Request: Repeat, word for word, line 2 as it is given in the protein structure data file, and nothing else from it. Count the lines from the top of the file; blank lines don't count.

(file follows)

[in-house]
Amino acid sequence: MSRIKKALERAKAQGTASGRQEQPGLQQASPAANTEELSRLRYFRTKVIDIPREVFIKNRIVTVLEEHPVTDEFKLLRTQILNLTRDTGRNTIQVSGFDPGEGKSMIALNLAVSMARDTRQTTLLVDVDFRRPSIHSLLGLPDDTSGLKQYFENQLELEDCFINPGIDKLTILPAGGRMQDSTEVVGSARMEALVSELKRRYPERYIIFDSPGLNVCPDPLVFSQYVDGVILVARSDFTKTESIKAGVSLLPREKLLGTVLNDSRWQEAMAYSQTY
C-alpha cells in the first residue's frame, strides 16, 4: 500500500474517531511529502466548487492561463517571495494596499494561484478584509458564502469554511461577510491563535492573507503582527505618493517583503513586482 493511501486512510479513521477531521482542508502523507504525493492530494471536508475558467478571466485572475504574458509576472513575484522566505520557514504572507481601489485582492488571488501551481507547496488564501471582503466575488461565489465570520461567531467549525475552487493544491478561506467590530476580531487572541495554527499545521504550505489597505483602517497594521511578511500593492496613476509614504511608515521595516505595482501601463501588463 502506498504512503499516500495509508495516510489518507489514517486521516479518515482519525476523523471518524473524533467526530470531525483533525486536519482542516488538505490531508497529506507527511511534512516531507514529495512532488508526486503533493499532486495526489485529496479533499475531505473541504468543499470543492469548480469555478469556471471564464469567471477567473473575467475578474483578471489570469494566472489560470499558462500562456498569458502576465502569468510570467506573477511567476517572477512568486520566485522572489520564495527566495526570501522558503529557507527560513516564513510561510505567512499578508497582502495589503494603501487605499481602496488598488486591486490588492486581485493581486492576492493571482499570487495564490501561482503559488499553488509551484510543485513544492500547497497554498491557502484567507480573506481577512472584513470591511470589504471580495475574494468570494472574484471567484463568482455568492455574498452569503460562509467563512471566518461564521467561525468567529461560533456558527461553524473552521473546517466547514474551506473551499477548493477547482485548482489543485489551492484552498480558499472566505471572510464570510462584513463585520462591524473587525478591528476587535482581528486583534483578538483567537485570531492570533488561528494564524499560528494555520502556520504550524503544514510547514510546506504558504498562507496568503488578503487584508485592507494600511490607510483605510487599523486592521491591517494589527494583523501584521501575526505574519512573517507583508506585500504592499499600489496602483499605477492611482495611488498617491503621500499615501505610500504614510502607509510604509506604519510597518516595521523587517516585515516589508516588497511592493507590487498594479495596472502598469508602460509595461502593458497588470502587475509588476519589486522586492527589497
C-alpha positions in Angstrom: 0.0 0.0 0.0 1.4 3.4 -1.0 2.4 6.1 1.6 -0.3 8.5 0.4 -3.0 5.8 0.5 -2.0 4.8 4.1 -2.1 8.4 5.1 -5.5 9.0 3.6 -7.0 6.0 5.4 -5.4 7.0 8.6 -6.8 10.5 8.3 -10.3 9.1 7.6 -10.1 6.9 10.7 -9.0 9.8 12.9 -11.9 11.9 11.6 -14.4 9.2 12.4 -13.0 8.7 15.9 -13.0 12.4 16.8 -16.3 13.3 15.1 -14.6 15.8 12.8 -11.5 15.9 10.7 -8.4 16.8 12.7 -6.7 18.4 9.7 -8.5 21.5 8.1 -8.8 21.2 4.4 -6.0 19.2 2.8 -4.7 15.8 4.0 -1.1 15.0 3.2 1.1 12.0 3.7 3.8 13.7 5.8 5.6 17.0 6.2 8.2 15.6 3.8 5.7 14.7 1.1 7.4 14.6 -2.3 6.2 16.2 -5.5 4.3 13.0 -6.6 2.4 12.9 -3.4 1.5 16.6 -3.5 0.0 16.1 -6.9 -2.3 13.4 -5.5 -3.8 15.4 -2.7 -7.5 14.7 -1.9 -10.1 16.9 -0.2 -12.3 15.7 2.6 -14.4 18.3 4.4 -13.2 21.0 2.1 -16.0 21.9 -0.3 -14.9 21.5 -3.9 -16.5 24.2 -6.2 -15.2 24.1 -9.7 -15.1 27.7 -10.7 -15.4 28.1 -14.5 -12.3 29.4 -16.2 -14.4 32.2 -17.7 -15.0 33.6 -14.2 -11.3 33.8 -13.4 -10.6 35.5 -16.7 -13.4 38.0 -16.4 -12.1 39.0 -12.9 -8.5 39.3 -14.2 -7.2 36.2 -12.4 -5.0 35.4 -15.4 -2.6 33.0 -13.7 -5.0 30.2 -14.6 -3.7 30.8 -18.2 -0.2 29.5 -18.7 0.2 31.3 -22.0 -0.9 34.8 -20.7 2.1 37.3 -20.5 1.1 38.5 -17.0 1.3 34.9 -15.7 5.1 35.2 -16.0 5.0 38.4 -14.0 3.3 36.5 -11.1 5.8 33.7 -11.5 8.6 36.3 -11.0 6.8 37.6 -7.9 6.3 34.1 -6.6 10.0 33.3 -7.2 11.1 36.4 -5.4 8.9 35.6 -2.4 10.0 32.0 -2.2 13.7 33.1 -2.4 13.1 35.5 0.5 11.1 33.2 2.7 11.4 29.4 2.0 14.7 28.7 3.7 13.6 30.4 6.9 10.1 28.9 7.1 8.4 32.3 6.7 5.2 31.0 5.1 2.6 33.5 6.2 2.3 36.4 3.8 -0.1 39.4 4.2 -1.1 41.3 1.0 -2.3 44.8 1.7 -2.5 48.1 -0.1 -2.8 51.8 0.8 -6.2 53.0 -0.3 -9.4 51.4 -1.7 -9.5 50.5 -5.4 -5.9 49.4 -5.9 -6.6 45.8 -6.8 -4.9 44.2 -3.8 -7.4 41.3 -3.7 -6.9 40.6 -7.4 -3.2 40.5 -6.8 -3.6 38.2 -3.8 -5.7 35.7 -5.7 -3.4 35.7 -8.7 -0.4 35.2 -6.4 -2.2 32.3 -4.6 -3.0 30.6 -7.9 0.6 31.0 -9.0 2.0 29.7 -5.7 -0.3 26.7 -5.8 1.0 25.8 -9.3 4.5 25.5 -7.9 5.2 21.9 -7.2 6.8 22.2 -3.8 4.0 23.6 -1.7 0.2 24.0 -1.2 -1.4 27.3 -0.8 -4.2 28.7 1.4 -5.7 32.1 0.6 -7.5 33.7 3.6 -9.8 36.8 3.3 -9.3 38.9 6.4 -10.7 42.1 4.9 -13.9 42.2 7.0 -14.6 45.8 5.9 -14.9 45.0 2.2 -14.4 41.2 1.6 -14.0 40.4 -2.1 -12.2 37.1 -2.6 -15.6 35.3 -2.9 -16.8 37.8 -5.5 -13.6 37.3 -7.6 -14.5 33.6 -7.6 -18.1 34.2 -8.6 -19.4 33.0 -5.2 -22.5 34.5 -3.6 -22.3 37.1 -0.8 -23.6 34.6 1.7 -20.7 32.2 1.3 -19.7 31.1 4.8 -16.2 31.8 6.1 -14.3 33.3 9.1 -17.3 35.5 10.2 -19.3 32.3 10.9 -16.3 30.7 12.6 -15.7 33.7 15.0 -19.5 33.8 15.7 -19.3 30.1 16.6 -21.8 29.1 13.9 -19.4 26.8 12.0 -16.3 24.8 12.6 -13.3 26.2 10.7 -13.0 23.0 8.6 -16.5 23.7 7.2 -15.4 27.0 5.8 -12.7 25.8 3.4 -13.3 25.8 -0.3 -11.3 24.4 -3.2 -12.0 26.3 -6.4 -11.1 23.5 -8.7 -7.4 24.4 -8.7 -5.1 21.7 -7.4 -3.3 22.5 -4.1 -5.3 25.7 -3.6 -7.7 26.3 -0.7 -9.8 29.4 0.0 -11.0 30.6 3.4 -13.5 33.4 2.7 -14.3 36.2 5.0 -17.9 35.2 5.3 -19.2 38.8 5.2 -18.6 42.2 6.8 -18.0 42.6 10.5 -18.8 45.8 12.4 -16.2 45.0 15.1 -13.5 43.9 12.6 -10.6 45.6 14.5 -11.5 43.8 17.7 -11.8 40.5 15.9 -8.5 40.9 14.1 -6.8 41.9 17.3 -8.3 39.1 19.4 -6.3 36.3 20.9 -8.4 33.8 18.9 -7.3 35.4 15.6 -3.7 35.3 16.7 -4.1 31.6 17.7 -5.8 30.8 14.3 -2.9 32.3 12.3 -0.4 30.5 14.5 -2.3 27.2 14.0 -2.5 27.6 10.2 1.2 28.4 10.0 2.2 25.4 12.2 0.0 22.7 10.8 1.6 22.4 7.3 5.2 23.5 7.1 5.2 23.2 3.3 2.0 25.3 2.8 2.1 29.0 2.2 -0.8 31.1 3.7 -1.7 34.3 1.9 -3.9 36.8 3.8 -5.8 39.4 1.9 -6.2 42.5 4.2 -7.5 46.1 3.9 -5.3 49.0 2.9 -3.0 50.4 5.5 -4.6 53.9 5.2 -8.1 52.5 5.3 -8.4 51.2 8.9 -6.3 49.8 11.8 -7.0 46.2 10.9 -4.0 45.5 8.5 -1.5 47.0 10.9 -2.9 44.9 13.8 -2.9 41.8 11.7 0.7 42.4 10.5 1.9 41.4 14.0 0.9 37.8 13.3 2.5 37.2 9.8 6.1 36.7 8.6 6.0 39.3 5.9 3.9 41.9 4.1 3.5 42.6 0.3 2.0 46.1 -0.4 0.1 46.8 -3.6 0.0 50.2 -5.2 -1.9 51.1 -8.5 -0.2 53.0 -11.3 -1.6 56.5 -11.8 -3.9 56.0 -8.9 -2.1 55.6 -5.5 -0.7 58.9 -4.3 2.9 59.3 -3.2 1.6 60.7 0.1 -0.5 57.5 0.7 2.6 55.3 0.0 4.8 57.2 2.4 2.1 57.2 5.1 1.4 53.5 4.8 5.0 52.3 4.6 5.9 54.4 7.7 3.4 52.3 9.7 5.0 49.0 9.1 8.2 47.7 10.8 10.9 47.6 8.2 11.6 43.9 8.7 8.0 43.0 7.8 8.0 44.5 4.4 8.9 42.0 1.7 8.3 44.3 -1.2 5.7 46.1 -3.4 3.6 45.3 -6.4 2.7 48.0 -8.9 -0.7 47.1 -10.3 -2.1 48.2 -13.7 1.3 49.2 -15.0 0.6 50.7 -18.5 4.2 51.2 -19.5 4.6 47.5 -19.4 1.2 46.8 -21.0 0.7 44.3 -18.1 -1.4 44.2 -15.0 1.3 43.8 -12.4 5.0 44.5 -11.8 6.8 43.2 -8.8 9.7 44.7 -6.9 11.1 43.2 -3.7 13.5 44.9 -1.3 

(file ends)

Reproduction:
Amino acid sequence: MSRIKKALERAKAQGTASGRQEQPGLQQASPAANTEELSRLRYFRTKVIDIPREVFIKNRIVTVLEEHPVTDEFKLLRTQILNLTRDTGRNTIQVSGFDPGEGKSMIALNLAVSMARDTRQTTLLVDVDFRRPSIHSLLGLPDDTSGLKQYFENQLELEDCFINPGIDKLTILPAGGRMQDSTEVVGSARMEALVSELKRRYPERYIIFDSPGLNVCPDPLVFSQYVDGVILVARSDFTKTESIKAGVSLLPREKLLGTVLNDSRWQEAMAYSQTY